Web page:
Given my findings on this product I was very surprised to find it being awarded "Highly Commended" status by the Energy Efficiency Awards. Something that I find interesting!


Apart from a wide range of adaptors for the FreeLoader you can also extend the usefulness of your FreeLoader by buying an AA battery charger - this is priced at £12.99 and can charge two AA batteries. That may sound useful, however bear in mind that the FreeLoader can only charge external devices via it's internal battery - which when fully charged is only sufficient for one high-capacity AA battery. There is loss in the transfer so in practice it won't be sufficient to fully charge a single battery.

Solar Technology sidestep this issue somewhat by only supplying 1300mAh batteries - about half the capacity of those generally available for the same price elsewhere.


I'm sorry - I can't recommend this product to anyone. It's not particularly expensive at £29.99, but it doesn't do what it suggests on the tin while encouraging environmentally unsustainable practices.

What next?

None yet. The FreeLoader is now in the draw awaiting spring. When spring finally arrives I'll drag it out and update this review with how it fares charging at that time of year and may do the same for summer. Maybe it can redeem itself a little if it can produce a good stream of energy on both sunny and somewhat overcast days. Stay tuned!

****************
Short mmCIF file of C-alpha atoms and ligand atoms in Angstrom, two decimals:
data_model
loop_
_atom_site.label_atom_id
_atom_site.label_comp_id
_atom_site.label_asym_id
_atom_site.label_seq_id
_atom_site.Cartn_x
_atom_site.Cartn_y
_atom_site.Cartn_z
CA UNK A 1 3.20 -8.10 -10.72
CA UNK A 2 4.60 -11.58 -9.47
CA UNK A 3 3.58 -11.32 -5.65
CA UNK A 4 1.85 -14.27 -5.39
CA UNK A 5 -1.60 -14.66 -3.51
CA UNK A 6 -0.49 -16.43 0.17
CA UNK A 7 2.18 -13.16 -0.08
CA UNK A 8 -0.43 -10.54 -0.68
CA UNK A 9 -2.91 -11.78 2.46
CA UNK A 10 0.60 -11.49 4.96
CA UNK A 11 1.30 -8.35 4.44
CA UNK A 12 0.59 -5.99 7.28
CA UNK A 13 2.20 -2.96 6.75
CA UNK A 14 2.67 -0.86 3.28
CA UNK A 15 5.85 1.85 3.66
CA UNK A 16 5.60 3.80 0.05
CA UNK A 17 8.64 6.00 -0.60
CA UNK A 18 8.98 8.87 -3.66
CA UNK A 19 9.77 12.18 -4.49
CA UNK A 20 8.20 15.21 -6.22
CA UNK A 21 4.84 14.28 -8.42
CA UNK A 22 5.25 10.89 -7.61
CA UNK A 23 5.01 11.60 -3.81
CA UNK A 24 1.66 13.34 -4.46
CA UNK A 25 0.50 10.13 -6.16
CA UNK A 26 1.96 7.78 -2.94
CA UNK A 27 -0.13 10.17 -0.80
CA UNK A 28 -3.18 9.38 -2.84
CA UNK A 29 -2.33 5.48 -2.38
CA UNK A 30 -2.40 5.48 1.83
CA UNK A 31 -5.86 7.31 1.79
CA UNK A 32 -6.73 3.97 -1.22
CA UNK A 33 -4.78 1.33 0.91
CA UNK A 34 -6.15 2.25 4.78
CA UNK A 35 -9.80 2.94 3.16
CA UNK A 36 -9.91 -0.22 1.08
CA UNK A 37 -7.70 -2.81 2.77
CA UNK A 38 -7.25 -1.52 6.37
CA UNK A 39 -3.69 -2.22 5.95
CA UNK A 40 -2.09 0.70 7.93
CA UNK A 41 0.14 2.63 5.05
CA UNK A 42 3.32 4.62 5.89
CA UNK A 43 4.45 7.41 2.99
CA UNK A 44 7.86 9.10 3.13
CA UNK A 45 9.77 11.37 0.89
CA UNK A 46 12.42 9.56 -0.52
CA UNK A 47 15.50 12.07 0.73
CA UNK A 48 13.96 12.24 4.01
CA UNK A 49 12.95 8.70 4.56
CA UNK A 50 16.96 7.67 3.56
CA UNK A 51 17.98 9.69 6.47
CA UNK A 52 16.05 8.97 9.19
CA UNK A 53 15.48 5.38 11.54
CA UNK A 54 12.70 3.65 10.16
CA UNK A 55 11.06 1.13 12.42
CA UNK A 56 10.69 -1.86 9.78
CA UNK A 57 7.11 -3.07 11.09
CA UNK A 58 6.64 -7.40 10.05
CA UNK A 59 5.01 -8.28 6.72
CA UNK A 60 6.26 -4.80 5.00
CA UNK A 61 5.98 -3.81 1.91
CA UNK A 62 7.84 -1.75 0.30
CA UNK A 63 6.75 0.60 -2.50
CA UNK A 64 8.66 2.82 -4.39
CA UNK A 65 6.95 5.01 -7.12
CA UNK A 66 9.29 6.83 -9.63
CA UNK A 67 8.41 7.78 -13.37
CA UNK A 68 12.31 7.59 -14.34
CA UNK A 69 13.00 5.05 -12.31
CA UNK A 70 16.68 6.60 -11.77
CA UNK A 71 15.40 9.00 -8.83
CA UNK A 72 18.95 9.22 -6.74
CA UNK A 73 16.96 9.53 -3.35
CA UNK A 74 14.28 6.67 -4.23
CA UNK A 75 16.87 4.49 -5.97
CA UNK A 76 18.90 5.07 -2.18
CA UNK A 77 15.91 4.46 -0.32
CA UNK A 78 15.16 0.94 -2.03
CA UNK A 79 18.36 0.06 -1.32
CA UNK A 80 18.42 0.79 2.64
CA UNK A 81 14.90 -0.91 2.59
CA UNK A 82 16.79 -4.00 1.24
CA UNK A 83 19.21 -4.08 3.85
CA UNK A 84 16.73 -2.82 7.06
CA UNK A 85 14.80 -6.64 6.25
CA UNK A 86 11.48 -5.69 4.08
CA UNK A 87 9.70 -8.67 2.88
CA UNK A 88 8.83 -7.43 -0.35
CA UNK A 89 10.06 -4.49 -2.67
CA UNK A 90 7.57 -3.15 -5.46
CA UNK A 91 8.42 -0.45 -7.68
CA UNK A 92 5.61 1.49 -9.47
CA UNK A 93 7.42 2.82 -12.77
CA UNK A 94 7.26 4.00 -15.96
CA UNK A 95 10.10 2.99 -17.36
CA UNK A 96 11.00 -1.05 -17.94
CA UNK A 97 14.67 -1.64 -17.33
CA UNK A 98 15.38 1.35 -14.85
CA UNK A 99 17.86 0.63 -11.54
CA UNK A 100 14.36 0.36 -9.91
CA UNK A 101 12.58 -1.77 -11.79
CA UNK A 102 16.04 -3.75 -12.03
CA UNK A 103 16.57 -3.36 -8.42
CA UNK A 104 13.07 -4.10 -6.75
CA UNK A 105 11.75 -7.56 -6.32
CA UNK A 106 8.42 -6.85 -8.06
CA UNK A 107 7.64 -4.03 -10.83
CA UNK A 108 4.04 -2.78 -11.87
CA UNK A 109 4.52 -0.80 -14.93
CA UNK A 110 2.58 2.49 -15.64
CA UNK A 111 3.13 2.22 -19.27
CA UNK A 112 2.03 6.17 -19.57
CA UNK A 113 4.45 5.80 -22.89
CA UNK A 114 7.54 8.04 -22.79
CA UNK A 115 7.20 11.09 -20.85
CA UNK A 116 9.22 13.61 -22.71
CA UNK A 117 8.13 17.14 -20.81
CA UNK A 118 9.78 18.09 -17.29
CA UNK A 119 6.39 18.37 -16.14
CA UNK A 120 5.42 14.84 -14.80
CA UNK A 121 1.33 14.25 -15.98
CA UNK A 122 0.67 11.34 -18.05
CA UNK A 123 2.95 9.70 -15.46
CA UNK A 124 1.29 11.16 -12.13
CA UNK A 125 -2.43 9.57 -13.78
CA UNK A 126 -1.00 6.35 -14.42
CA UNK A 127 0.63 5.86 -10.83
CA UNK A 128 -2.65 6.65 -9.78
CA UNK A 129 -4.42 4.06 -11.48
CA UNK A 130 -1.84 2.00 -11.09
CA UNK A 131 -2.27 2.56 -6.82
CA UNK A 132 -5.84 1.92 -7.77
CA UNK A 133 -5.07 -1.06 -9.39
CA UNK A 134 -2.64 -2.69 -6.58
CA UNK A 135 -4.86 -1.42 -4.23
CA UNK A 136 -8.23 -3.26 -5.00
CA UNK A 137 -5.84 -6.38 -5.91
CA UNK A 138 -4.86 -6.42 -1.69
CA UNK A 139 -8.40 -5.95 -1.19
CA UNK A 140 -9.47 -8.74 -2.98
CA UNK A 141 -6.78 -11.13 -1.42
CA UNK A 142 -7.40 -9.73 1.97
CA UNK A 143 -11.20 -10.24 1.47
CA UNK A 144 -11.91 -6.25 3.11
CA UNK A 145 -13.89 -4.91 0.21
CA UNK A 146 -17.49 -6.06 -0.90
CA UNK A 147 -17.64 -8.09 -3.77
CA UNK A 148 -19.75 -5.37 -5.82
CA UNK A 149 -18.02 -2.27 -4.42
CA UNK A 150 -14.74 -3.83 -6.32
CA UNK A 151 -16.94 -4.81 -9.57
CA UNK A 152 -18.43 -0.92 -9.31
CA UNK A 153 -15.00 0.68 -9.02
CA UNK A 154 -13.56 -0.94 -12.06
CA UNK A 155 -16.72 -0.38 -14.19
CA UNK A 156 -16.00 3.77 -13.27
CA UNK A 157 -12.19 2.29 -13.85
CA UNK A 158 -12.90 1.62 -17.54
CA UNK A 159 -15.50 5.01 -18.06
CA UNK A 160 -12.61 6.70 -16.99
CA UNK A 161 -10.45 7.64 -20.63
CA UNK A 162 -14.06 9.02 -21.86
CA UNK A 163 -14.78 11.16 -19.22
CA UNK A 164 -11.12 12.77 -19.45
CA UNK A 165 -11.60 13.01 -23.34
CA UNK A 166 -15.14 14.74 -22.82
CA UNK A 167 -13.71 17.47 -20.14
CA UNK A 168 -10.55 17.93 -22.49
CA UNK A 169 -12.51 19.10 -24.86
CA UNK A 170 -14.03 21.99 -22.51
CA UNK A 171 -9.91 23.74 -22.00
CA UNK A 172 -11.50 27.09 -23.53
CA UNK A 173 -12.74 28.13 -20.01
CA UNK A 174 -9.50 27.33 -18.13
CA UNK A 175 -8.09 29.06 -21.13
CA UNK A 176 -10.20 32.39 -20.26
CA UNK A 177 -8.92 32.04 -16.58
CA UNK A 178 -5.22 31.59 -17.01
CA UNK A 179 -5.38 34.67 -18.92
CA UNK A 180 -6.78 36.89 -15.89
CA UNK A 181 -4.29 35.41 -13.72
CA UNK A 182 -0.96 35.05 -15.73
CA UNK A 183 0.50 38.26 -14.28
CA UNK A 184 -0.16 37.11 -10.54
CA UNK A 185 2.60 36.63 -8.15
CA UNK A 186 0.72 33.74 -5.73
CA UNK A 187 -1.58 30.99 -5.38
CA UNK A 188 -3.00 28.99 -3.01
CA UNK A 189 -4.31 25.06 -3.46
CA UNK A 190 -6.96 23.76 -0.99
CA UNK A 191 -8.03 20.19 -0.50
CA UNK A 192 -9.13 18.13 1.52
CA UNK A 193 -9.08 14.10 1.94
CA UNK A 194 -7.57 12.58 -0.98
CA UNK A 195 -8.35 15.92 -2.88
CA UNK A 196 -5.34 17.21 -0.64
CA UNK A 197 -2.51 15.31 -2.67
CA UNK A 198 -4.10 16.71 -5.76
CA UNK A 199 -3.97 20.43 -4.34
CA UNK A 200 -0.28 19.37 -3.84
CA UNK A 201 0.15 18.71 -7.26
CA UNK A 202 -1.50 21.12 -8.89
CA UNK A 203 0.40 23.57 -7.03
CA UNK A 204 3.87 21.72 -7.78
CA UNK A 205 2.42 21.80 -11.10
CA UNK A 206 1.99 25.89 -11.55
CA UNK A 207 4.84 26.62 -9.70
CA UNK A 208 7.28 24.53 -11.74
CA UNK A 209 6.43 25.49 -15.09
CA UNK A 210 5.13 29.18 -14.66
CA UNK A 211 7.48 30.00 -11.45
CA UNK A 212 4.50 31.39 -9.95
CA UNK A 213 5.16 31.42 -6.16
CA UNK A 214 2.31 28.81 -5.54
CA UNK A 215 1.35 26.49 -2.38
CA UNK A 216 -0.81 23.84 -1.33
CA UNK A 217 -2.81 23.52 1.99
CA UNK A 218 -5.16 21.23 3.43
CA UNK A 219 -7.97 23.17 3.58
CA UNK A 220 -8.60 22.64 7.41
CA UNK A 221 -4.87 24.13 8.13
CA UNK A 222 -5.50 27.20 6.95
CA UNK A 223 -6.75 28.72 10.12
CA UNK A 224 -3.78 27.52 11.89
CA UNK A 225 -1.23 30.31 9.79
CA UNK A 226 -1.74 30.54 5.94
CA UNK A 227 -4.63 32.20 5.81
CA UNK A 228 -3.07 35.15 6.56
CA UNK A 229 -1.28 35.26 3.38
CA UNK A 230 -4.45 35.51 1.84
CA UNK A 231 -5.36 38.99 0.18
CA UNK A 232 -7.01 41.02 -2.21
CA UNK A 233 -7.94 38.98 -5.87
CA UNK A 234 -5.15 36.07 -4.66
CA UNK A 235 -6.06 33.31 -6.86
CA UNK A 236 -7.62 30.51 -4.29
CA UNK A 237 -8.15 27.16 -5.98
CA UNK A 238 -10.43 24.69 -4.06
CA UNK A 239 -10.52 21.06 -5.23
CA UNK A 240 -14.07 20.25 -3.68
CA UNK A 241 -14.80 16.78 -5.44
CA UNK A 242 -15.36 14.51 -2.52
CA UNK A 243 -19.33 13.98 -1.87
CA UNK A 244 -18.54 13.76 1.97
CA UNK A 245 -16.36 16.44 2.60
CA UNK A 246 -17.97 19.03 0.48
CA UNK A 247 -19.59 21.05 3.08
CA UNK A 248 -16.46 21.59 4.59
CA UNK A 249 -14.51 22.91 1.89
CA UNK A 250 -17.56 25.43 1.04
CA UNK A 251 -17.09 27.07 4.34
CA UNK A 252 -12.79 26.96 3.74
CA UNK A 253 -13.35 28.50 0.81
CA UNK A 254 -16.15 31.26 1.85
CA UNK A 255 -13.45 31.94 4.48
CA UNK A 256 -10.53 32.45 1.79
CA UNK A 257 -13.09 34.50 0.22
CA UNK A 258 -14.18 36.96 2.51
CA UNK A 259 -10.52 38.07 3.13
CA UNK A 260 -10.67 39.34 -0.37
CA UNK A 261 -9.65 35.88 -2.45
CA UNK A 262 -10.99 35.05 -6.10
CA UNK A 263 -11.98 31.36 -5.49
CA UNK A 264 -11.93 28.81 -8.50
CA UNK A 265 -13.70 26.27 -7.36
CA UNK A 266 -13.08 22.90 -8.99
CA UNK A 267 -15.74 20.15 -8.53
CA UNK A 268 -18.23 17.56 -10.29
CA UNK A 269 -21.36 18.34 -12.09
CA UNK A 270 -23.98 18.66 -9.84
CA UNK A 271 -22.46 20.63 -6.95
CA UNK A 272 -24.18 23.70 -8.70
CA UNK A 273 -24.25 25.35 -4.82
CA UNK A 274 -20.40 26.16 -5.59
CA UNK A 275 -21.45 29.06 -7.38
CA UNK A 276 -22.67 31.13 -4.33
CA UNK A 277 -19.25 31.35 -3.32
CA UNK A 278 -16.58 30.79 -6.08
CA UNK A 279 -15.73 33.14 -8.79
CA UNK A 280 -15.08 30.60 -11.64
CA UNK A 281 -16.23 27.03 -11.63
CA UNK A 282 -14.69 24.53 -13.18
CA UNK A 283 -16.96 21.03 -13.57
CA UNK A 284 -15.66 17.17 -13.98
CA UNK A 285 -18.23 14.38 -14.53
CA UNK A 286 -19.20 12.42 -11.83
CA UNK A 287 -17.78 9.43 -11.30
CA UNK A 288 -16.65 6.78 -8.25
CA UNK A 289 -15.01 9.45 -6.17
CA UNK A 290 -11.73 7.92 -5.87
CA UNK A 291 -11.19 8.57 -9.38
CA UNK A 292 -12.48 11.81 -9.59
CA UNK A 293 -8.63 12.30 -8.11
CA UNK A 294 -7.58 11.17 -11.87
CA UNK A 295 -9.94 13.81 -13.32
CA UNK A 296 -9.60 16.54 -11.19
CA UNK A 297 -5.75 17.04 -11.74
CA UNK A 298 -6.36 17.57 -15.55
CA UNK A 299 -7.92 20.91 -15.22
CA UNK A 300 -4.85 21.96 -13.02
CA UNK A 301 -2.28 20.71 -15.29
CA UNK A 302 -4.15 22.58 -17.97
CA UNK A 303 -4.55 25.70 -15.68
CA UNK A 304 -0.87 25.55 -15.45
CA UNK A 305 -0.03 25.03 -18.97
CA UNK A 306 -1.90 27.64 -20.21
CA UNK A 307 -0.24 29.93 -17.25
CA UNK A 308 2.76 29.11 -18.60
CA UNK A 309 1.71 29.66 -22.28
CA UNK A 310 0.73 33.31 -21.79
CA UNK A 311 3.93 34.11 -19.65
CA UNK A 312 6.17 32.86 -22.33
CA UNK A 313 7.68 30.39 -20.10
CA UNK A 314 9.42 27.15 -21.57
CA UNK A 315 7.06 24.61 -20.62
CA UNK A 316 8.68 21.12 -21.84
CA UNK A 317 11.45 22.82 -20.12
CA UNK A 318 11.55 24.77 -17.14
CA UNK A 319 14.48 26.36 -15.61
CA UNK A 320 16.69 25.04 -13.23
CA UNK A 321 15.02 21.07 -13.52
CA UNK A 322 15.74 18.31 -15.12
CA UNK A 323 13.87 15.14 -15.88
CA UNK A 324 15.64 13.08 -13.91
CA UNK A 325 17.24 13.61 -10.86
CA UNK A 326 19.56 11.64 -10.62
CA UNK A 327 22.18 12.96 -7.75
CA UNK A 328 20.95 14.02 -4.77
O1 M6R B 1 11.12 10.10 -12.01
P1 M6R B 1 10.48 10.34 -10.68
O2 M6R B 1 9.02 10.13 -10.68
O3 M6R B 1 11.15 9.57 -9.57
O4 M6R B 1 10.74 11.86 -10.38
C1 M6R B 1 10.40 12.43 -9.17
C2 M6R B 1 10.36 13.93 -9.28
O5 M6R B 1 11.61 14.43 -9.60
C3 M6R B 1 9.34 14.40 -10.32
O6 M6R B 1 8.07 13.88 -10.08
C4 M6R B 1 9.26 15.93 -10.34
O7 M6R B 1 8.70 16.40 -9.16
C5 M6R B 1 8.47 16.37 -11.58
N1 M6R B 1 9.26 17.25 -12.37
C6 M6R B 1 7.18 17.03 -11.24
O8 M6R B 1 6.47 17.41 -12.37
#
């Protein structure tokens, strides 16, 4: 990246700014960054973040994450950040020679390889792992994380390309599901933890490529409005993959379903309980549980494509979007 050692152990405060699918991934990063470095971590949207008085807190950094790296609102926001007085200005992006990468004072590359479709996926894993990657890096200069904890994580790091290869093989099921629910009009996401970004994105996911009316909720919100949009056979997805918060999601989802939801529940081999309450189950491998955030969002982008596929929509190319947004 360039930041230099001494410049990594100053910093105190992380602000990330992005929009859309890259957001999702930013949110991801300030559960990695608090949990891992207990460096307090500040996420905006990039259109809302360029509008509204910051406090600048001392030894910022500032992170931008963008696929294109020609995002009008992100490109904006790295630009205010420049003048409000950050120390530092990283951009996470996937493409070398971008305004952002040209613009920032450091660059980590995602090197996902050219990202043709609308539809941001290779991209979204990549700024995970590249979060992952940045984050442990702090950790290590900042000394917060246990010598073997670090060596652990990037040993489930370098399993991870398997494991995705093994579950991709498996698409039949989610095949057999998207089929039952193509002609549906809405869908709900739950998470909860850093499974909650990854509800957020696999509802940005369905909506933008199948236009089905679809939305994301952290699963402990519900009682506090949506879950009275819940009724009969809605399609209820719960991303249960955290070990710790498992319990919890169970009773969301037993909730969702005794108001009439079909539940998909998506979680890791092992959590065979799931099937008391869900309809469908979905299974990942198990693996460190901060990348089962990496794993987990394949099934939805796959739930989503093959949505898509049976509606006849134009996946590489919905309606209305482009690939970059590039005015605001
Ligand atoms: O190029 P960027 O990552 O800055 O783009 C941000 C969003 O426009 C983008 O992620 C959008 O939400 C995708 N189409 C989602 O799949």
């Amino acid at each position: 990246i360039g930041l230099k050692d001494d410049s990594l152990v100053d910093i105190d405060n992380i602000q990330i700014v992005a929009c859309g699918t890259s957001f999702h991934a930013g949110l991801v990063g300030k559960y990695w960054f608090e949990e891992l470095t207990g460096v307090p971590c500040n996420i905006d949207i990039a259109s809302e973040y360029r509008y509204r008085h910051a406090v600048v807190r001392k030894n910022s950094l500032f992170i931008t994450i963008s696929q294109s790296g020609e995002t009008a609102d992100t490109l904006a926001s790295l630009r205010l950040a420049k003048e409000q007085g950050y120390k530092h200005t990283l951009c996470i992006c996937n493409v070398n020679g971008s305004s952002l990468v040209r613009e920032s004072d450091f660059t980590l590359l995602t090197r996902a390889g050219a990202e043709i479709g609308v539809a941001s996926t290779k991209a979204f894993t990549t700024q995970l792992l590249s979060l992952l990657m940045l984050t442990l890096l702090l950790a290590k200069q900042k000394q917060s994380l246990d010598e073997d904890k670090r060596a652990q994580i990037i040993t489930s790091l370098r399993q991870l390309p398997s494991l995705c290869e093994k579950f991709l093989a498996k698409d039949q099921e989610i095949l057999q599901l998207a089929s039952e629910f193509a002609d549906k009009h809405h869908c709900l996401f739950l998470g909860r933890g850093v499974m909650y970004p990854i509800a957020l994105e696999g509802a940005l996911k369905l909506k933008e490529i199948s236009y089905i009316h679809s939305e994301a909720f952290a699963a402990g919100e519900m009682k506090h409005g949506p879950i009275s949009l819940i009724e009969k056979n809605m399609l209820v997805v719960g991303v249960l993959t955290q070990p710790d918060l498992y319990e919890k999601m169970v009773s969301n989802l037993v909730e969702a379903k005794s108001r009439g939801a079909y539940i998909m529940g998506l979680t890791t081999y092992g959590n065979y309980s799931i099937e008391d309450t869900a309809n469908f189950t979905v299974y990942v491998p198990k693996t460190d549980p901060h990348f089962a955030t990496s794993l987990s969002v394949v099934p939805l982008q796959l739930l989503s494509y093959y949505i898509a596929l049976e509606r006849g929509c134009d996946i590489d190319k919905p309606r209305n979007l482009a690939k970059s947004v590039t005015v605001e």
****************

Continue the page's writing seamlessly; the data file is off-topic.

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What our readers said!


Comment by Ian, Jan 26, 2011 14:17

I think they reconfigured the Freeloader in late 08. I live in australia and bought the GLobetrotter pack. No complaints so far.A mates iPhone was fully charged with my freeloader and then 2 AA 2500mAh rechargeable batteries got @ least 75% of charge.With the  "Supercharger ? Similar result with the iPhone after having it outside for 4 hours so on a good day you could charge 2 Freeloaders. I cycle tour. This little gadget is ideal for me. Keeps me and my lights in AA/AAA batteries and charges either my iPhone or old clunker of an N95. It WILL NOT though,charge a BLackberry Bold 9700 ! All up though, REALLY handy for me.

Comment by Oli Constable, Aug 28, 2009 23:30

Ok, i have the freeloader with TWO batteries and a 'SUPERCHARGER'. After charging both batteries, plugging it into my iPhone 3G, I got 3% charge and took about 4 minutes. Hmmm, this was after a full days charge! Not impressed.